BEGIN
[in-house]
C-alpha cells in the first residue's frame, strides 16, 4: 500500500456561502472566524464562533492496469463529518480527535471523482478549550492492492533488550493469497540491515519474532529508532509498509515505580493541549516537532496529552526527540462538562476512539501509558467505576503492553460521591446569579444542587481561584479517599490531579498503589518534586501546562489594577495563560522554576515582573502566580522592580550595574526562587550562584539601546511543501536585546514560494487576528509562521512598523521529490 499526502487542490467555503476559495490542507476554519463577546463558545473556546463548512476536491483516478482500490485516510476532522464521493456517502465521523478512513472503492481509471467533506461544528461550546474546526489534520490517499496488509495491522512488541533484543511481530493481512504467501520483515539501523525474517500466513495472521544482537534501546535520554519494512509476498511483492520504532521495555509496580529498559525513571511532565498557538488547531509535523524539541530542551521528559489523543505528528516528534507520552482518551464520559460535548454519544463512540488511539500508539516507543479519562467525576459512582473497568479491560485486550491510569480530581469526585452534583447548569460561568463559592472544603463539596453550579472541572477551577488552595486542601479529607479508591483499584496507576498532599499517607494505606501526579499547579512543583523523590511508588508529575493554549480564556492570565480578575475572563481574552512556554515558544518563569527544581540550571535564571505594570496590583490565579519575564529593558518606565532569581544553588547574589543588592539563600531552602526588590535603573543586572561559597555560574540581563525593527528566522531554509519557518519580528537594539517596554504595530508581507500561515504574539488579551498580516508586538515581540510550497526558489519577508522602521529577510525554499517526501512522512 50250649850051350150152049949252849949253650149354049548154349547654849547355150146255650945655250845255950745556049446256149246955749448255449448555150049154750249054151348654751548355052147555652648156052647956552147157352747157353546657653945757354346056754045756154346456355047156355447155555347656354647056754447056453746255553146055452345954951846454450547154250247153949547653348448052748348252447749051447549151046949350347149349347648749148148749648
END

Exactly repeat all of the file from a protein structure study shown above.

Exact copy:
[in-house]
C-alpha cells in the first residue's frame, strides 16, 4: 500500500456561502472566524464562533492496469463529518480527535471523482478549550492492492533488550493469497540491515519474532529508532509498509515505580493541549516537532496529552526527540462538562476512539501509558467505576503492553460521591446569579444542587481561584479517599490531579498503589518534586501546562489594577495563560522554576515582573502566580522592580550595574526562587550562584539601546511543501536585546514560494487576528509562521512598523521529490 499526502487542490467555503476559495490542507476554519463577546463558545473556546463548512476536491483516478482500490485516510476532522464521493456517502465521523478512513472503492481509471467533506461544528461550546474546526489534520490517499496488509495491522512488541533484543511481530493481512504467501520483515539501523525474517500466513495472521544482537534501546535520554519494512509476498511483492520504532521495555509496580529498559525513571511532565498557538488547531509535523524539541530542551521528559489523543505528528516528534507520552482518551464520559460535548454519544463512540488511539500508539516507543479519562467525576459512582473497568479491560485486550491510569480530581469526585452534583447548569460561568463559592472544603463539596453550579472541572477551577488552595486542601479529607479508591483499584496507576498532599499517607494505606501526579499547579512543583523523590511508588508529575493554549480564556492570565480578575475572563481574552512556554515558544518563569527544581540550571535564571505594570496590583490565579519575564529593558518606565532569581544553588547574589543588592539563600531552602526588590535603573543586572561559597555560574540581563525593527528566522531554509519557518519580528537594539517596554504595530508581507500561515504574539488579551498580516508586538515581540510550497526558489519577508522602521529577510525554499517526501512522512 50250649850051350150152049949252849949253650149354049548154349547654849547355150146255650945655250845255950745556049446256149246955749448255449448555150049154750249054151348654751548355052147555652648156052647956552147157352747157353546657653945757354346056754045756154346456355047156355447155555347656354647056754447056453746255553146055452345954951846454450547154250247153949547653348448052748348252447749051447549151046949350347149349347648749148148749648